Friday, June 5, 2015

Cassette Review: no data "no data" (OJC Recordings)

[$3 // Edition of 10 //]

The idea behind "no data" obviously makes me think of when you try and press play on a CD player and there is no CD in there for it to read so I was thinking this might be somewhat minimal- we're talking really minimal here- but I'm kind of glad that it's not.   It's also interesting that this is dubbed over a Linda Rondstandt cassette because we recently had to get a new car and we "upgraded" to a CD player within the car so my wife is looking for CDs to listen to (despite my telling her it's a dead medium) and while at Walmart one day I showed her a Linda Rondstandt CD she seemed less than thrilled to be offered up.    Oh well, her loss.

This self-titled cassette begins with a strong lightsaber hum.   Whirrs come through to interupt it and then it begins to take on the sound of some sort of space themed video game.  There are antenna whirrs which come through in a loop, and I'm not sure if that's the technical term but since I'm using it for the first time I will just say that it pretty much means what it says, if you think of it in terms of someone holding an antenna.   There are a few breaks within the side, as it seemingly flows from track to track, one taking its leave as another appears.   The hum returns as we begin to feel Lost in Space.   Static crashes.  It begins to get choppy as it builds to a huge static apocalypse.

Through a wind tunnel static skips turn into laser whirr skips and then there are just lasers with what appears to be talking behind them.   Someone laughs and then the talking comes out in a deep way, but not so much like it's manipulated in the sense of "Arrow" or, you know, someone who wants to disguise their voice but it's more like when the batteries start going on your tape player and everything slows down, only just the vocals are stretched out here.  (Can I start using "stretched out" instead of "screwed" now? Because I still don't like "screwed")  R2D2 makes an appearance and then there is more talking as laser shots are fired and somehow this cassette ends right at the end even though it was dubbed over someone else.    No Data and Linda Rondstandt must be on the same page.

Side B opens with some chopped up talking that sounds like either it was recorded in public or is an answering machine message.   Beats come through next and begin to form a rhythm which is met with static skips.   Through some sort of beeping comes some sort of speaking and it's not quite a musical instrument (such as a trumpet) and it's not quite a car horn, but it's something along those lines.    The wind tunnel engulfs it all none the less.    The next hum that comes out has a certain video game feel to it, such as Pong.    It's forming a bit of a rhythm as something behind it also appears to be some form of banging.   Is this electronic noise?   Why am I just realizing that now, after typing out my notes and so many listens?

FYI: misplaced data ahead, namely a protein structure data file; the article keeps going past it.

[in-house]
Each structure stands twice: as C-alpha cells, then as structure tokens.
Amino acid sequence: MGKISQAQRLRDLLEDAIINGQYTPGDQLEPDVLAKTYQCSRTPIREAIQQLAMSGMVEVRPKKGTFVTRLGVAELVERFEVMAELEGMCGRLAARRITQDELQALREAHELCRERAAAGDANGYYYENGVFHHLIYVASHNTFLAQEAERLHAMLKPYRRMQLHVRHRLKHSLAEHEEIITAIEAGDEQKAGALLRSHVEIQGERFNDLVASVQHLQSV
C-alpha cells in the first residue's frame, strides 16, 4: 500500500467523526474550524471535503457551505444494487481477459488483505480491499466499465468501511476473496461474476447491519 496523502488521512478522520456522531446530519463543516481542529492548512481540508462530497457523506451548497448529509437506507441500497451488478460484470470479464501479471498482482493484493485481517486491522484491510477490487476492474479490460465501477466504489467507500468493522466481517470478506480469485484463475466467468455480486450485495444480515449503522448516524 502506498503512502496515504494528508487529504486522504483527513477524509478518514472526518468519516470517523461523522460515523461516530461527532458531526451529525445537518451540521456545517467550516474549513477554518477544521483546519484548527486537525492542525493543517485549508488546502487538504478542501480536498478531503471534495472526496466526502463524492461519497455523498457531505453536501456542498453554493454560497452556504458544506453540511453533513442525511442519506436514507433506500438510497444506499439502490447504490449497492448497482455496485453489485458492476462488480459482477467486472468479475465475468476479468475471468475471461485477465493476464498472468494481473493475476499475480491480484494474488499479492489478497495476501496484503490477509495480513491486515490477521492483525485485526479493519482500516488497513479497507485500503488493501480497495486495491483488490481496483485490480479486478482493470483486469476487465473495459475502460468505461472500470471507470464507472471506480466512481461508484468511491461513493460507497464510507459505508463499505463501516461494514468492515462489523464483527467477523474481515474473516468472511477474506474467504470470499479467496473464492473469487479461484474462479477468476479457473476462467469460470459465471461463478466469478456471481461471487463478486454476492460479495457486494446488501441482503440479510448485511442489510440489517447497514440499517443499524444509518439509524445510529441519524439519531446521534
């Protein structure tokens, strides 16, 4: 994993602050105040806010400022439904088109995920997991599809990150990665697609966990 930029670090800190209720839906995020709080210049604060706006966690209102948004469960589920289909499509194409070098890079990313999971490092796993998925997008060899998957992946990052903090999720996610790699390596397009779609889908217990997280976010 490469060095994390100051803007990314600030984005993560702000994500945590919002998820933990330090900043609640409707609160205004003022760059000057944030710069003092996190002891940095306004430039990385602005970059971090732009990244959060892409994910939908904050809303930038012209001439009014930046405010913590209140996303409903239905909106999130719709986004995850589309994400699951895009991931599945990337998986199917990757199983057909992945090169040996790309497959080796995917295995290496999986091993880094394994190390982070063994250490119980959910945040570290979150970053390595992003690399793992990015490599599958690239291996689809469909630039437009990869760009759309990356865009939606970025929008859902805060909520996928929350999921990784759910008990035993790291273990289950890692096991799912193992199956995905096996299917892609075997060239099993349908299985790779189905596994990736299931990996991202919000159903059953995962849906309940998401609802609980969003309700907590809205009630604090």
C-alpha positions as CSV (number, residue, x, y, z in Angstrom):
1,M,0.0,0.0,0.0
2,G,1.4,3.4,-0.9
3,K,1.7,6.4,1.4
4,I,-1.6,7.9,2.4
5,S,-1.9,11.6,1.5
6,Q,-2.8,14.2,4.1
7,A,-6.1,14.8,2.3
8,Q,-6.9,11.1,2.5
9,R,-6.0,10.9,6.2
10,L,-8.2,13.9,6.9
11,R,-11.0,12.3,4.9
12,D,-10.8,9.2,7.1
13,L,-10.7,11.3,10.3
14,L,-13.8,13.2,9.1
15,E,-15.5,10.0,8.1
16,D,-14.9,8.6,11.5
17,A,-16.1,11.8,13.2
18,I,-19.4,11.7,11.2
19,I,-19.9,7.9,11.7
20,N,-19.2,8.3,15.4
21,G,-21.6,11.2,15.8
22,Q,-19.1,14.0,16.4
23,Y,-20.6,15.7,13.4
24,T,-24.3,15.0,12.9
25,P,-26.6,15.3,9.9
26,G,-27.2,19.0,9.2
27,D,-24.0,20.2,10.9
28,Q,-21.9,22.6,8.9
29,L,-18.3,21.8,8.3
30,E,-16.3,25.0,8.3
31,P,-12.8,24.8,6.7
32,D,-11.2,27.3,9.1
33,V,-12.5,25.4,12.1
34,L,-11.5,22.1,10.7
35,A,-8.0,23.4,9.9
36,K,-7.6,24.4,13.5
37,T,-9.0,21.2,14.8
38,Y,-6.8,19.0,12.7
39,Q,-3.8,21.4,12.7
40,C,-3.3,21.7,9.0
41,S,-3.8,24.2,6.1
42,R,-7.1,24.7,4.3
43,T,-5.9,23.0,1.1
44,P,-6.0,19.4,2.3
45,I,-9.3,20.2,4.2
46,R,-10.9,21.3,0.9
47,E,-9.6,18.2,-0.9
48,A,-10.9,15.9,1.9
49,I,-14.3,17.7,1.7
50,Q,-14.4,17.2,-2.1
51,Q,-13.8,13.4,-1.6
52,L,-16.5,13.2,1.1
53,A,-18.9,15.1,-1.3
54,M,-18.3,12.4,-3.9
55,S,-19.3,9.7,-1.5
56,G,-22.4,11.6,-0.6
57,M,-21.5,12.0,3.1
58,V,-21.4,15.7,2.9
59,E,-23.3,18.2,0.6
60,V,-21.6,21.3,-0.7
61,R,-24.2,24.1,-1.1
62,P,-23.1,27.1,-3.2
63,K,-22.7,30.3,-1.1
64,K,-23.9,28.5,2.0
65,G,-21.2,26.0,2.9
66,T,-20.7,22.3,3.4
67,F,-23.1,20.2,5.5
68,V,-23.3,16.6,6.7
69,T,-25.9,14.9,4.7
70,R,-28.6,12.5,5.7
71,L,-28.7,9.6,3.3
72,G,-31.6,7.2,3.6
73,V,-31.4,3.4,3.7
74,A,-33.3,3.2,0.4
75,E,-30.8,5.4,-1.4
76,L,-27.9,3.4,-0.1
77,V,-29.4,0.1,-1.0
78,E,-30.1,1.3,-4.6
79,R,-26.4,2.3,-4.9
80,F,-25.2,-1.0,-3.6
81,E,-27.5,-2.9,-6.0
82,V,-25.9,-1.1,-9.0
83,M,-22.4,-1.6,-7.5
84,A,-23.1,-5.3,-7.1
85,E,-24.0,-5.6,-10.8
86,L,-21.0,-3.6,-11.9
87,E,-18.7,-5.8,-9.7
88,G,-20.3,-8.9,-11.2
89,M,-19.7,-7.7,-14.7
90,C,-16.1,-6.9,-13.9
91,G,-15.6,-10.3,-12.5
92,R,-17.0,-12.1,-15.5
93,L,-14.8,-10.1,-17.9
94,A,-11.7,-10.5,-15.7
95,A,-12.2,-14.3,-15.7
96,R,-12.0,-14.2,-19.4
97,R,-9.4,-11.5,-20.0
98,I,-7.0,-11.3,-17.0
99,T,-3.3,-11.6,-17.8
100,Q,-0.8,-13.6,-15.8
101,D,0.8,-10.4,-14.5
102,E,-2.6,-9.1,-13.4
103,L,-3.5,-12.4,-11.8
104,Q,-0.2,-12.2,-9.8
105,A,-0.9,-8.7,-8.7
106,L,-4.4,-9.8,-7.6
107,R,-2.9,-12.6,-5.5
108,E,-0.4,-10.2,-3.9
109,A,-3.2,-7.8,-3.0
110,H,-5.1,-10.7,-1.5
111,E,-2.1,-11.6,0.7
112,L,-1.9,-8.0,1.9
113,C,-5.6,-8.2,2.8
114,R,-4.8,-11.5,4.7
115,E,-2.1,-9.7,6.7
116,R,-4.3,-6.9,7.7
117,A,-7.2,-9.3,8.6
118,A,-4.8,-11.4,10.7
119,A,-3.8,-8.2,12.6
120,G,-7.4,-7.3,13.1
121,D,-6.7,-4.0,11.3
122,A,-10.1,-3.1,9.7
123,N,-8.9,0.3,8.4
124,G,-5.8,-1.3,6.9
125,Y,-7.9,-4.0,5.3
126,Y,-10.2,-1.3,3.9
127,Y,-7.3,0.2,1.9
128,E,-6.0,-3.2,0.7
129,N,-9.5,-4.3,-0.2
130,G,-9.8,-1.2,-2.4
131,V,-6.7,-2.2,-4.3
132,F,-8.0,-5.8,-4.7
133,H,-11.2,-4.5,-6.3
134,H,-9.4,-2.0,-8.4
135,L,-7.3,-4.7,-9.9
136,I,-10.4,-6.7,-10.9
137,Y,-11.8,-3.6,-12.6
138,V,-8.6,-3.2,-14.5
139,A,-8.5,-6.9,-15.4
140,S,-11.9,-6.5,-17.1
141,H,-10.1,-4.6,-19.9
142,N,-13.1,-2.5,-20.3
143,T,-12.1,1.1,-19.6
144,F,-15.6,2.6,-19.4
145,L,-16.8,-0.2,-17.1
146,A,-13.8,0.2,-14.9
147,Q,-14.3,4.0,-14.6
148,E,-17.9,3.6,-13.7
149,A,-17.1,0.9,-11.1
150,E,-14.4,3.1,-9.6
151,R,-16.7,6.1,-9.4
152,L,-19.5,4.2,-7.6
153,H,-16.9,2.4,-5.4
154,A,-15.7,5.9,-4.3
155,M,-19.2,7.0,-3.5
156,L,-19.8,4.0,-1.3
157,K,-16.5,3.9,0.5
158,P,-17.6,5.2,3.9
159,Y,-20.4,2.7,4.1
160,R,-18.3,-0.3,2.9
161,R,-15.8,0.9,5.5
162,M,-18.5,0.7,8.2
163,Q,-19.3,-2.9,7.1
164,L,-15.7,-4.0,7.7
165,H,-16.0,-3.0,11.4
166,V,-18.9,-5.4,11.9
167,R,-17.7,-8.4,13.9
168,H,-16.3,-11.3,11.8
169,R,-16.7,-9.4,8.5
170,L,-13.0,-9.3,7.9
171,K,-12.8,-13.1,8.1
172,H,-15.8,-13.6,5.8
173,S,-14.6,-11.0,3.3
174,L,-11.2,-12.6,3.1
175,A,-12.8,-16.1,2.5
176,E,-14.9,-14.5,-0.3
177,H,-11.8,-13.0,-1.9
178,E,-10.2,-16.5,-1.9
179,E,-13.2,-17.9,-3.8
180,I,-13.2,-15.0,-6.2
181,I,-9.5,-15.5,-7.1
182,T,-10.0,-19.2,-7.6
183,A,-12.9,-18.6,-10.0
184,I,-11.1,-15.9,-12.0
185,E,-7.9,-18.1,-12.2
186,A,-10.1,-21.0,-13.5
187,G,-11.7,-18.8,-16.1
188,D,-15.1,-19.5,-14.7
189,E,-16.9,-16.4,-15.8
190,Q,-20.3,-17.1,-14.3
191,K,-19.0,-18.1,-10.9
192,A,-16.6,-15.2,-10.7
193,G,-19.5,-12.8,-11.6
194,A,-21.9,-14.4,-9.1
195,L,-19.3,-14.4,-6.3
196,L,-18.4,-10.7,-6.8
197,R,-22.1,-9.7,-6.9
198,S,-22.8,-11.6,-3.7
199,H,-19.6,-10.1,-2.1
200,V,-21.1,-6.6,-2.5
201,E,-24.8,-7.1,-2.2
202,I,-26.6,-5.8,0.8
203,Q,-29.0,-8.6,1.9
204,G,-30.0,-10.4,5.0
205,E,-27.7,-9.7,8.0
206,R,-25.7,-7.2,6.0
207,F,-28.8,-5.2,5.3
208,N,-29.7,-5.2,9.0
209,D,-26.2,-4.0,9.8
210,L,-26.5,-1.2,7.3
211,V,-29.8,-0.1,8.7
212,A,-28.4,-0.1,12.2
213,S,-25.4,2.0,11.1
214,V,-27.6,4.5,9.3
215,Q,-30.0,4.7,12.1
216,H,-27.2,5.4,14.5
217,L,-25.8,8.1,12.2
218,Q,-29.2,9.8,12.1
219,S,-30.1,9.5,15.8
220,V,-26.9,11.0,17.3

A loud modem screech takes us into the next section.    The dialup connection becomes somewhat static now and my three year old tells me he hears R2D2 in the tape player.    He wants to know what he's doing in there, as the beeps come through like a lost modem, trapped in space.   Imagine if we had to communicate with another planet via dialup?   This is kind of like what it might sound like.   Little skips bring out larger whirrs and then a sound comes out that I know is electronic based but still sounds like some sort of bugle.    It's blaring with electronic circuits behind it to form quite possibly the best band of fifth grade robots ever.   And, yes, I do begin to hear cymbals crash as well.

A series of notes take us through an up and down ride, perhaps on some carousel though I still support the notion that this is based in space and so I can only imagine what amusement parks must look like there considering the means by which we would have to travel to get there.    It's a loop that has some other variations behind it- such as space whirrs- and it is certainly a progression that gets stuck in your head and is perhaps also even borderline oompah band in its orientation.    Though the pattern seems to remain the tones do somewhat change throughout as the static builds and it begins to move from the front to the backseat.

A crackling like some sort of electronic camp fire brings out these sounds that can only be described as some sort of morse code mixed with something I can't quite put my finger on.    And yet again, the side comes to an end at the same time as the original material.    I actually looked at the audio on the Bandcamp and the length of Side B is about five minutes longer than Side A on there, so how it works out that this can seemingly be even on cassette is some kind of magic I assume only Linda Rondstandt herself can explain.

Regardless of any shout outs to Linda Rondstandt that this might bring, it remains a fine demonstration of space exploration with just the right combination of noise and electronics so as to not ever really venture into one genre over the other.    That is to say, I would consider this strictly "noise" or "electronic" as it has enough components to keep it floating around through other genres just as the sounds themselves can make you feel as if you are travelling in space.   And who wouldn't want to feel like that?

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